Earth, Our Environment - Class Notes
Chapter 4, The Cornerstones of Geology: Rocks - 08
Magma Movement and Density

Magma Movement

Once Earth's heat melts igneous material, the driving force behind magma movement is gravity. The density of magma is usually lower than that of the surrounding rock. The density contrast gives the magma the ability to rise through the crust.

Calculating Density:

Density = Mass ÷ Volume

When you calculate, be careful that the physical units of the numbers are consistent.

The units of density are grams per cubic cm (g/cm^3) or kilograms per cubic meter (kg/m^3).


Density (g/cm3)

Density (kg/m3)




Average Earth



Typical Continent



Typical Mantle



The shallow crust is brittle and often contains cracks. Magma injected into these cracks forms dikes and sills. These features are usually small and cool quickly.

The lower crust is less brittle and does not contain cracks, so dikes and sills are features formed primarily in the upper crust.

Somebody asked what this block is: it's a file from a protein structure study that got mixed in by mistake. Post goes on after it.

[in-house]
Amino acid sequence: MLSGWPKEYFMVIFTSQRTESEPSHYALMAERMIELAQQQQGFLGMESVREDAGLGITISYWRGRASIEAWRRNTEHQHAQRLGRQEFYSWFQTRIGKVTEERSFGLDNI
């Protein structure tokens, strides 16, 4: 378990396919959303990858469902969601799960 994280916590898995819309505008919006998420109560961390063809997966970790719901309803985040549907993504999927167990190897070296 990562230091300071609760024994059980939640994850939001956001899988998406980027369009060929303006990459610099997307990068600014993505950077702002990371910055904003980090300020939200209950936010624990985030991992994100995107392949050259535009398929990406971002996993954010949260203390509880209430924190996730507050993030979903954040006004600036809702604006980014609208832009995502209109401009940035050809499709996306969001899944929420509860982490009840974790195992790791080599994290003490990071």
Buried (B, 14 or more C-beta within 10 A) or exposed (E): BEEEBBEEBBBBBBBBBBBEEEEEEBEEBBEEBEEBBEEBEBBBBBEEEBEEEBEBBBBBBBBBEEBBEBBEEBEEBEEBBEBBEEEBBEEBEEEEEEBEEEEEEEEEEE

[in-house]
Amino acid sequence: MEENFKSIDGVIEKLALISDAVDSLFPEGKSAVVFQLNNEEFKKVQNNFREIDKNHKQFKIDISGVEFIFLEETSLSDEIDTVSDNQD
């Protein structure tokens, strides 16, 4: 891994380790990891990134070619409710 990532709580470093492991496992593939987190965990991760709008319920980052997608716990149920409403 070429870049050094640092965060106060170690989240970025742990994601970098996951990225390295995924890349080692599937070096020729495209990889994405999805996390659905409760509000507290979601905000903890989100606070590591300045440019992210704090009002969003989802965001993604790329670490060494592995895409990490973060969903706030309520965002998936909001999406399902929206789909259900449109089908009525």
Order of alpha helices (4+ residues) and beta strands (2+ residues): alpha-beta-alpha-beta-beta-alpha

To move through the lower crust, magma either rises as a diapir, pushing the crust out of its way. Or it assimilates the surrounding crust by melting its way upward.

[Study Figure 4.8 on page 81 of the text]

Time-Dependent Material Behavior

The behavior of many materials depends on the time scale that we study the behavior and the temperature and pressure conditions.

Glaciers are made of ice, over the years they flow like an "ice river"

The mantle rocks behave like a solid on short time scales, but over the long times of plate tectonic processes, the mantle flows.

Thus, the mantle is not a simple convecting fluid on short time scales. If we could reach into Earth and bring a piece of the mantle to the surface, it would be solid.

Our common experience is not the only reference frame important in natural processes, and we must be careful not to let our intuition blind us in this regard.

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Prepared by: Charles J. Ammon
February 1997